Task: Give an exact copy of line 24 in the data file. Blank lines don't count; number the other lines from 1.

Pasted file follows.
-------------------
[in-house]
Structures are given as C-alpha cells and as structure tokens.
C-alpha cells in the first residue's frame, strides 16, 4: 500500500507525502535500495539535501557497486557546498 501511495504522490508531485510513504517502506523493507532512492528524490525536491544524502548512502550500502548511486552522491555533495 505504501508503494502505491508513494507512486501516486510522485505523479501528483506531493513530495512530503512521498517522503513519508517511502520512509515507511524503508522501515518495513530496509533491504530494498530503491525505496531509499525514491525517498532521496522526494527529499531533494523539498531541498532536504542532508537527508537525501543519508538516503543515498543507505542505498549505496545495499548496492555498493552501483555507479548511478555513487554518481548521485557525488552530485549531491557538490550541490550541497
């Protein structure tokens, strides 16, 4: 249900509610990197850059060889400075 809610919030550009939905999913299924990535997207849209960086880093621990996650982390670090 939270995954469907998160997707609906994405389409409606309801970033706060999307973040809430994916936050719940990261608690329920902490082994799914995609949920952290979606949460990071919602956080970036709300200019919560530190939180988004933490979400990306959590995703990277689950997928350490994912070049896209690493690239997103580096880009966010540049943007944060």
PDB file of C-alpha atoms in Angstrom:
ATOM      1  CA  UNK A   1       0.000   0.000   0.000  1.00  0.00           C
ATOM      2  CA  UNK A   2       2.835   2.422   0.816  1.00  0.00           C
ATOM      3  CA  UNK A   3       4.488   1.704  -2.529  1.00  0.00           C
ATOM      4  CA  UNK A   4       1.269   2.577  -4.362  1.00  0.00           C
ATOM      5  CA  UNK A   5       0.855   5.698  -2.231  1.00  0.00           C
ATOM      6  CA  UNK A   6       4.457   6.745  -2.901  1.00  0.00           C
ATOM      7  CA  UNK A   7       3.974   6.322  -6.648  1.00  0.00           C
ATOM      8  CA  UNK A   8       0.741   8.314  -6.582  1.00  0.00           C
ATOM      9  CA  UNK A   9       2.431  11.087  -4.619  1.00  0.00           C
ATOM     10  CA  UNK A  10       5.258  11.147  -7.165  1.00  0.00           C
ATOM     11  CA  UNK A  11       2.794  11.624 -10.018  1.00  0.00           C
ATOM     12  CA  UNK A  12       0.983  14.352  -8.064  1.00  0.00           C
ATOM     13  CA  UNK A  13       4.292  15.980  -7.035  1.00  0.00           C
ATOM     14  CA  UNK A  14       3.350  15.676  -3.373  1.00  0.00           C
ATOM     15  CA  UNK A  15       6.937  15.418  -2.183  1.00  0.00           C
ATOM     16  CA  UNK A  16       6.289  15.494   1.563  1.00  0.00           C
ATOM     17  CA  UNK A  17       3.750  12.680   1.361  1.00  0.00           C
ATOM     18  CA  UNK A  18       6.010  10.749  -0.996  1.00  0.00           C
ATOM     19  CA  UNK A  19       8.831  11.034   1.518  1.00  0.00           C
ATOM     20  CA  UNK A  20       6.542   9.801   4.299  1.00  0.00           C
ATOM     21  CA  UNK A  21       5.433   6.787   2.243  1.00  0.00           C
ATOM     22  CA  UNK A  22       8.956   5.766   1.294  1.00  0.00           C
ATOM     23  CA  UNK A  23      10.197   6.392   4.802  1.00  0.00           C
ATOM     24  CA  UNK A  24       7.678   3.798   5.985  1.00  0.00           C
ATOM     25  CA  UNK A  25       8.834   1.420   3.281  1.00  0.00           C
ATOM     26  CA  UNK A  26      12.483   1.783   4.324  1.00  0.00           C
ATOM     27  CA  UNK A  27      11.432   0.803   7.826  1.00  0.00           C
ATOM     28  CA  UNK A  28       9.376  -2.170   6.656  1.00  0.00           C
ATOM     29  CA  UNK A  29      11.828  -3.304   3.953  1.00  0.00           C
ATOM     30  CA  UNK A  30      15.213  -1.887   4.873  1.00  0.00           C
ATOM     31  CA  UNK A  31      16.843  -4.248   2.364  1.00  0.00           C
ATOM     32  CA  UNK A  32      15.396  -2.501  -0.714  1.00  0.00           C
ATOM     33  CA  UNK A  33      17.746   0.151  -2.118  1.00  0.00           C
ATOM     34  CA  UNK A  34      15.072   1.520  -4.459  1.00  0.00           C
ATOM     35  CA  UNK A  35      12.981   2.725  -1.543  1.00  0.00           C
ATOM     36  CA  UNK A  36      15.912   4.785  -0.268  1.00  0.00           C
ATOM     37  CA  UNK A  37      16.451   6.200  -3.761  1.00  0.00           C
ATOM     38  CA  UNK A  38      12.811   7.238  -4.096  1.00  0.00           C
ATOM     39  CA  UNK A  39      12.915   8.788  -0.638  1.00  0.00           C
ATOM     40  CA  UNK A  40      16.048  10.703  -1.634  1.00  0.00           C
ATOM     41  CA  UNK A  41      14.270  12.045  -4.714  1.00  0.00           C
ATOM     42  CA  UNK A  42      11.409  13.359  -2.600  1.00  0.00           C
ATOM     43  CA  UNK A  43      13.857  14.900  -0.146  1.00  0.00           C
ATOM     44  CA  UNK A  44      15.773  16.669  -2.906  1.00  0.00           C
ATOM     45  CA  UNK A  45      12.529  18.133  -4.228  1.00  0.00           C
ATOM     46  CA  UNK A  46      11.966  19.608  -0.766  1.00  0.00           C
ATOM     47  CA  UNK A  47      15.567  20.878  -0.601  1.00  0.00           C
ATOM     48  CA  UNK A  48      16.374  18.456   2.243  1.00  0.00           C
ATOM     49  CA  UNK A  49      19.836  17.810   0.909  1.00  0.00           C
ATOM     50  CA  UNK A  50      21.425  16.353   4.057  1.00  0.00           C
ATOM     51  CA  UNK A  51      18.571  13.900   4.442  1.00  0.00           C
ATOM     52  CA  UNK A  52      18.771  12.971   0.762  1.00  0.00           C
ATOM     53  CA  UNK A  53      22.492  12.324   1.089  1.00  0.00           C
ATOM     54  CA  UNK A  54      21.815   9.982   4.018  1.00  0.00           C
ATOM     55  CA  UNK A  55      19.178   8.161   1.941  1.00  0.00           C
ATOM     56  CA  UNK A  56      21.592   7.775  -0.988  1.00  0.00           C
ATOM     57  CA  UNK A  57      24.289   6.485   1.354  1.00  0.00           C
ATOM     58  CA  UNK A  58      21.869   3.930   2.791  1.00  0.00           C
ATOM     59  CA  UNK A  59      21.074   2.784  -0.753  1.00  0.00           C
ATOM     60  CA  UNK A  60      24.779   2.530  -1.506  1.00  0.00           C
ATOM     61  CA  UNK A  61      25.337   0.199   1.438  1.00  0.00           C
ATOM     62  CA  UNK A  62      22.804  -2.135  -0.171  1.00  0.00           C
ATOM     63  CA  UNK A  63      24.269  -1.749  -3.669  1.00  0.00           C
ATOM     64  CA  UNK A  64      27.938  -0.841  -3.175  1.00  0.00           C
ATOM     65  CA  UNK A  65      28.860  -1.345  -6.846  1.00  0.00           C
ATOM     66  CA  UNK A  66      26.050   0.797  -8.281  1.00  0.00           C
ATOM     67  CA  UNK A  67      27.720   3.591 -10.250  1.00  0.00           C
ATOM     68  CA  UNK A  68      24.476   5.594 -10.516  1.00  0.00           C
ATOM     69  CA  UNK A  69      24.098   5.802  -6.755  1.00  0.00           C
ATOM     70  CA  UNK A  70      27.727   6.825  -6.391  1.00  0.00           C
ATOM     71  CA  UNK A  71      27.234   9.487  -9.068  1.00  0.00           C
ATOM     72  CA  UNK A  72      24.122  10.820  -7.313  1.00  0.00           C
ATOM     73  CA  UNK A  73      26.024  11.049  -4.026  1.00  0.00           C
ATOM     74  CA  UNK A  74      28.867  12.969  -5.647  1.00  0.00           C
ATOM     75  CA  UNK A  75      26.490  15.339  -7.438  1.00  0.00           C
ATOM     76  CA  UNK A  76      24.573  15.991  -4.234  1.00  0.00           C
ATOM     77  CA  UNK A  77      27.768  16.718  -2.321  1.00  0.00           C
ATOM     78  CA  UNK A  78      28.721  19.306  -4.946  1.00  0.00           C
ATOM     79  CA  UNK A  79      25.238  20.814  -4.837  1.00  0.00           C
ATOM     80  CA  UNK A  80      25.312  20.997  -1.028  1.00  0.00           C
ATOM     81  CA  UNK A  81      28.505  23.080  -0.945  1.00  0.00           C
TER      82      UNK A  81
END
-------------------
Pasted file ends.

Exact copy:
ATOM     19  CA  UNK A  19       8.831  11.034   1.518  1.00  0.00           C